Cathy and I were introduced to each other by Marsha Moore, wife of Dan Moore, a physician friend of mine. She and Cathy were teachers together at an elementary school in Atlanta, Georgia. Cathy had just graduated from Florida State University, and this was her first teaching assignment. I was an intern at Grady Memorial Hospital, and Dan and I had both graduated from the University of Arkansas Medical School in Little Rock, so we had been friends for a number of years. Cathy was born and raised in Fort Lauderdale, Florida, and I had never met anyone from that city. My understanding of that city was based on viewing the movie, “Where the Boys Are,” which was a far cry from the reality of a very beautiful and culturally significant south Florida metropolis.
After the first few dates, I was stricken not only by Cathy’s beauty but also her sweet and sensitive spirit. I just couldn’t believe that she wanted to continue dating this Arkansas hillbilly, but I didn’t complain and the seriousness of our intentions toward each other escalated. After dating for about 6 weeks, I wasn’t surprised that her parents wanted to meet the young man who was seriously dating their daughter. Cathy’s Mom, Virginia Young, was President of the Florida School Board at the time, and she had a meeting scheduled in Atlanta, so that was her opportunity for us to meet. On the evening of our meeting at her hotel, I was on call in the Emergency Room at Grady and had just finished my shift for the day. I was still wearing my white uniform since I didn’t have time to drive to my apartment to freshen up and change clothes. She told people for years afterwards that the first time she met me, I had on my white uniform which was covered with blood. I really think there were only a few scattered blood spots, but they had sure caught her eye. Overall, I was pretty sure I had made a good first impression despite the blood.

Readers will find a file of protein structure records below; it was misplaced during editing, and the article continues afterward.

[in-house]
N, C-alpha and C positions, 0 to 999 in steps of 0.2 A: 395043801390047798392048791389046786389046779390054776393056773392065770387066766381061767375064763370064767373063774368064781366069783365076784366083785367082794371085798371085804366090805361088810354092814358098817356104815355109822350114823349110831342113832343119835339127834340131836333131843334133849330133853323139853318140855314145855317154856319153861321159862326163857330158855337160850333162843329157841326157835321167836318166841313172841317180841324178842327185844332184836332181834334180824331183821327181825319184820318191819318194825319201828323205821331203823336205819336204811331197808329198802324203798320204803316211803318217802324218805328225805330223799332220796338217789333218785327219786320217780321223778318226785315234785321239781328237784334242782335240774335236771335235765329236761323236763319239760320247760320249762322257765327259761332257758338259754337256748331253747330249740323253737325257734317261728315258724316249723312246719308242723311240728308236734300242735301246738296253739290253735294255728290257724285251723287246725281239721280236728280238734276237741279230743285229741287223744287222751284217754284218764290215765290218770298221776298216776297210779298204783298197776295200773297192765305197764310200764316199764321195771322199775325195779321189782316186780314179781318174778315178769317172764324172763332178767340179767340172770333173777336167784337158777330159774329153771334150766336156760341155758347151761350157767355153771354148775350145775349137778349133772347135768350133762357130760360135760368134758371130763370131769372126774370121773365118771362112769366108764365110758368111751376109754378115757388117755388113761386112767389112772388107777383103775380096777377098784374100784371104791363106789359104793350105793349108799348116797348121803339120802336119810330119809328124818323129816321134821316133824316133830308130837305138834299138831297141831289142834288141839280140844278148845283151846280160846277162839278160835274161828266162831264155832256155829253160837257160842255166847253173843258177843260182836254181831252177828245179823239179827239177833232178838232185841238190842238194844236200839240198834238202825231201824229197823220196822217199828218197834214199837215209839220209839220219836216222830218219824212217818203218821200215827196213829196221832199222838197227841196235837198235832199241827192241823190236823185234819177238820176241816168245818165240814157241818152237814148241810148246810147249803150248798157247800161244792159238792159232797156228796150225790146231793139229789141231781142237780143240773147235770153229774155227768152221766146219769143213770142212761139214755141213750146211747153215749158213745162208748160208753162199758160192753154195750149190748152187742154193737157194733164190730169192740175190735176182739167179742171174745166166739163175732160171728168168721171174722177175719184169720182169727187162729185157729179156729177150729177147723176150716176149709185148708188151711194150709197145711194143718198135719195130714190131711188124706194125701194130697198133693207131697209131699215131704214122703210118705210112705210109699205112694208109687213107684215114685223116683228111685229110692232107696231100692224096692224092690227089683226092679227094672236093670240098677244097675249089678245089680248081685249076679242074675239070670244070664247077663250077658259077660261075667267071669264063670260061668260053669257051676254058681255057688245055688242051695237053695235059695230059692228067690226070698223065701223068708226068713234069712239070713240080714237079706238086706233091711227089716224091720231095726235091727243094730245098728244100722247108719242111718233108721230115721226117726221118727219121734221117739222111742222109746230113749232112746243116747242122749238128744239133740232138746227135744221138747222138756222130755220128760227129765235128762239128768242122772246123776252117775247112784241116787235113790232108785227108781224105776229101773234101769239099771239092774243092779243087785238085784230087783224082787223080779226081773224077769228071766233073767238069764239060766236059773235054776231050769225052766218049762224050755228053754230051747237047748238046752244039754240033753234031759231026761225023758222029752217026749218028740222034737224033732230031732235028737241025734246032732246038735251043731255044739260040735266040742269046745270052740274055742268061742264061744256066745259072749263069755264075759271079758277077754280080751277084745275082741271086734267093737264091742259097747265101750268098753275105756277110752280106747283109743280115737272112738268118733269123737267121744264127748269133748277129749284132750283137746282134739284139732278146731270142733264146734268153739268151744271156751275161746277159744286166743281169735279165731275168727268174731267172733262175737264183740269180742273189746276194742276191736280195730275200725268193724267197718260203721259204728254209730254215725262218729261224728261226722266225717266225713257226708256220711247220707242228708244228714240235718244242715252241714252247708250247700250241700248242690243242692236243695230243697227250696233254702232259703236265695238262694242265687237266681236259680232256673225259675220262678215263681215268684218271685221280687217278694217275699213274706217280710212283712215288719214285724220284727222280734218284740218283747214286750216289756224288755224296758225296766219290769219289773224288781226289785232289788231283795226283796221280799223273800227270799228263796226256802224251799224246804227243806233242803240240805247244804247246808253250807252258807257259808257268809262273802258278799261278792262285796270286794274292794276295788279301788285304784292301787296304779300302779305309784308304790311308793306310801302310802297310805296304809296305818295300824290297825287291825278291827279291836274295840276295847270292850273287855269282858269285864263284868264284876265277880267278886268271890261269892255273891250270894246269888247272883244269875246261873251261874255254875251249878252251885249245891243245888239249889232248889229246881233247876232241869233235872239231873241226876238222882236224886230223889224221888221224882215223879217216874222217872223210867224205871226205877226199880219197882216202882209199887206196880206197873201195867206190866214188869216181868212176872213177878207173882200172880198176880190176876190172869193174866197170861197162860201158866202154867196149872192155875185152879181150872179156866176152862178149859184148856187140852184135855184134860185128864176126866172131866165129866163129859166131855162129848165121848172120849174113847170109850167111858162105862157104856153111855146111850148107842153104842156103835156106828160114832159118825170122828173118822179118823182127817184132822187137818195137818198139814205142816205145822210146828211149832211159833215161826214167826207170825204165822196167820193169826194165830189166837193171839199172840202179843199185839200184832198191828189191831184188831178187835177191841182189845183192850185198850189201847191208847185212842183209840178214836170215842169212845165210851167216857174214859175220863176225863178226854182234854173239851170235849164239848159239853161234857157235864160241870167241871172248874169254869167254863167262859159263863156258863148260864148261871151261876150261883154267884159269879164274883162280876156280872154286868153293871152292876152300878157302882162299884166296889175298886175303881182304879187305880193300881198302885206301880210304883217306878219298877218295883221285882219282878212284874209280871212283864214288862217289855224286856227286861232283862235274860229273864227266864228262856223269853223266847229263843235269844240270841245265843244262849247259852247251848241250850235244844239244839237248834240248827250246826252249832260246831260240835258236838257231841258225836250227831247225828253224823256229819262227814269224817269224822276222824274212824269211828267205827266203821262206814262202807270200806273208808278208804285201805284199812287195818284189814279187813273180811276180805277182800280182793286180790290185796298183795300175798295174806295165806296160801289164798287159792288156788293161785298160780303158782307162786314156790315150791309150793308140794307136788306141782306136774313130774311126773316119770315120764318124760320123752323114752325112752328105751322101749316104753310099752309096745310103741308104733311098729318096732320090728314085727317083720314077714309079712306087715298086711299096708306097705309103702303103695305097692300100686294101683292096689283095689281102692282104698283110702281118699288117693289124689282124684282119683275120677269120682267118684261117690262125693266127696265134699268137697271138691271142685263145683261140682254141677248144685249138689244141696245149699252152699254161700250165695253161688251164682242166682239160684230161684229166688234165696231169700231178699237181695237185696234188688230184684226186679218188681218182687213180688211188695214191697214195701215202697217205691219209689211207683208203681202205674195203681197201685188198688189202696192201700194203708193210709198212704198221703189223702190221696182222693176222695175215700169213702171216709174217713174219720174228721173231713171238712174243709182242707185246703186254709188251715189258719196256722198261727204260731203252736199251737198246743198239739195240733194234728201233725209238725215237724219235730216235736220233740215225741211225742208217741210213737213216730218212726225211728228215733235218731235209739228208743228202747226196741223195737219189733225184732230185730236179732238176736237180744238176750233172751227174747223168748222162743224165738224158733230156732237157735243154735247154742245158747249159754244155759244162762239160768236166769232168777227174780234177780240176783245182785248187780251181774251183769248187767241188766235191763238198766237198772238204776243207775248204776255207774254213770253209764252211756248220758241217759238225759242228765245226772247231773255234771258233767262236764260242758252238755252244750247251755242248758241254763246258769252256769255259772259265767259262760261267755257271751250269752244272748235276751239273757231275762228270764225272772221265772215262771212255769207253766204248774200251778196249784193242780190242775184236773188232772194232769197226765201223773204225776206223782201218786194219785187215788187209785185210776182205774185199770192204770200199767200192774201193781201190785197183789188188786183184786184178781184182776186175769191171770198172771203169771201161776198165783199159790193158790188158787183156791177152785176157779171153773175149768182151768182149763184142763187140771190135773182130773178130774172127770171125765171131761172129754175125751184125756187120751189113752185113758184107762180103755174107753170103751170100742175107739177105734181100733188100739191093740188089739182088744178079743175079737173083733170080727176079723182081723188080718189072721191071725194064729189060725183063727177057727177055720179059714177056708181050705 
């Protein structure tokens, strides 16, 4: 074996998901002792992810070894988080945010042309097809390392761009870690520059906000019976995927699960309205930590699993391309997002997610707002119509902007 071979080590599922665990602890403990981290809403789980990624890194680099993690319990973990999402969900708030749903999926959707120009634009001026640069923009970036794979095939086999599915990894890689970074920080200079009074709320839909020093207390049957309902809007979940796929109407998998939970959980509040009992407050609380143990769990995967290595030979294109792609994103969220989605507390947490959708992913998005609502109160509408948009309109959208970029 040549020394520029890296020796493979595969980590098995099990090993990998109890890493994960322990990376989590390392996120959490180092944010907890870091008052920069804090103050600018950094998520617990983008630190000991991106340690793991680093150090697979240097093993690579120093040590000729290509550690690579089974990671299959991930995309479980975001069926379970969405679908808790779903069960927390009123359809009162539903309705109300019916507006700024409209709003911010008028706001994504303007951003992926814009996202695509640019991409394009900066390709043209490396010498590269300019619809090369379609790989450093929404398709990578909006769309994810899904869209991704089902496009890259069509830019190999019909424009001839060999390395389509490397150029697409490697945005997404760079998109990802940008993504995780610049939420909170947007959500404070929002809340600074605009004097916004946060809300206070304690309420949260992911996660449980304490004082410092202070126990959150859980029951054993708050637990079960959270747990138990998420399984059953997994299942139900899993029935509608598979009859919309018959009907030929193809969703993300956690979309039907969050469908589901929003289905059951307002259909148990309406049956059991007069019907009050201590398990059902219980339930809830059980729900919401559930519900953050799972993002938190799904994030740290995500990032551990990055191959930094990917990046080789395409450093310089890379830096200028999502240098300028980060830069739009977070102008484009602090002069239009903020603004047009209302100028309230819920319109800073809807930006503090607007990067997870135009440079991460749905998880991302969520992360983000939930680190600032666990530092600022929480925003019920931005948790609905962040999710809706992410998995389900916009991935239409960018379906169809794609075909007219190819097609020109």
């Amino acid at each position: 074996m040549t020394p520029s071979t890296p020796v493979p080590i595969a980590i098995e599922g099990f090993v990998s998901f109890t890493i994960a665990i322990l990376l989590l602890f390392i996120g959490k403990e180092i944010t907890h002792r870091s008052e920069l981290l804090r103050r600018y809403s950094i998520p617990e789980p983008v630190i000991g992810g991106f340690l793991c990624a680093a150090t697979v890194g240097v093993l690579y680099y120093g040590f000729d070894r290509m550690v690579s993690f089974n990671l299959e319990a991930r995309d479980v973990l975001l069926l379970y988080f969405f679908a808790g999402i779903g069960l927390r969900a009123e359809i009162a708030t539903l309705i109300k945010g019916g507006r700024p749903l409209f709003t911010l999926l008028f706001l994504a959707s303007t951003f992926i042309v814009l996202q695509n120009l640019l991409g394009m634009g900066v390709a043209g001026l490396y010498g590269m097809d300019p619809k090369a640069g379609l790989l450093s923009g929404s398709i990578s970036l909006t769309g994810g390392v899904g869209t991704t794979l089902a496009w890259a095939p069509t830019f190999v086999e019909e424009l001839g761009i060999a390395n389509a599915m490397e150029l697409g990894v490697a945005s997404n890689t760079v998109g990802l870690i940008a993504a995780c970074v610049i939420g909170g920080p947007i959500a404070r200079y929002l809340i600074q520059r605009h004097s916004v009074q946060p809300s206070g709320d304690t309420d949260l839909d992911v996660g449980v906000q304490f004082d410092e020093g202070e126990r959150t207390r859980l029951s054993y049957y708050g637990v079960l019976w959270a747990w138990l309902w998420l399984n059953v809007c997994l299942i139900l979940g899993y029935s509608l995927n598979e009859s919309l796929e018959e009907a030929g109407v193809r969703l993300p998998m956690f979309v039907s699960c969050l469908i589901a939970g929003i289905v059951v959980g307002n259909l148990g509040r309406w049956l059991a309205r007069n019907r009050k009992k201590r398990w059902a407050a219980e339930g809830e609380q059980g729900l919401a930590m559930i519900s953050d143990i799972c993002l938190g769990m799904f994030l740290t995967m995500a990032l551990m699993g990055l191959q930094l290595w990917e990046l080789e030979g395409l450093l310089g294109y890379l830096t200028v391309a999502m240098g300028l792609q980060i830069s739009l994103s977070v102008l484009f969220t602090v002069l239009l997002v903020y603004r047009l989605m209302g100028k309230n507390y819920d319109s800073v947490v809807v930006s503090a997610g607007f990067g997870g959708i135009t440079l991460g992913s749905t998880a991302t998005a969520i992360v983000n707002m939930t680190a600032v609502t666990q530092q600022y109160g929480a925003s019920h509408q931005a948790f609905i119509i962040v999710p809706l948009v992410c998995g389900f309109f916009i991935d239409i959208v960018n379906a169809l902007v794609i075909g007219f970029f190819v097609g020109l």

Cathy and I continued to date that year and decided that God had meant for us to spend our lives together, so in March 1965, with her father’s permission I asked her to marry me. We were married in Fort Lauderdale on August 7, 1965. I had already moved to New Orleans the prior month to begin my 4 year training in general surgery on the LSU Service at Charity Hospital, and we had a small but nice apartment in Kenner, which was near her elementary teaching job there. A surprise wedding present we endured along with all the residents of New Orleans was Hurricane Betsy which came on September 8, 1965. I have already written about that experience.
Cathy’s Mom and Dad were very supportive of us throughout their lives, but we were especially blessed by them in the early years of our marriage. Gram Young kept in close touch with us by phone, and it was not uncommon for her to call 3 or 4 times per week. Those calls were very important for Cathy because many nights she was alone in our apartment while I worked at Charity Hospital, and that contact kept her current on her family and the things happening in Fort Lauderdale. Gram loved to travel and she visited us more often than any other family member while we lived in New Orleans. Financially we struggled because the salary I was paid at Charity Hospital kept us under the Federal poverty guidelines, and it was only the fact that Cathy made a modest salary as an elementary teacher that we were able to pay our apartment rent and the few bills we had each month. We loved receiving a “care package” from Gram Young, because often it contained 2 or more nice dresses for Cathy and occasionally a dress shirt or a good book for me. An added blessing she frequently sent were large sacks of limes from their Key lime tree, with which Cathy made the most delicious Key lime pies I had ever eaten! In fact I had never had eaten a piece of Key lime pie before we married.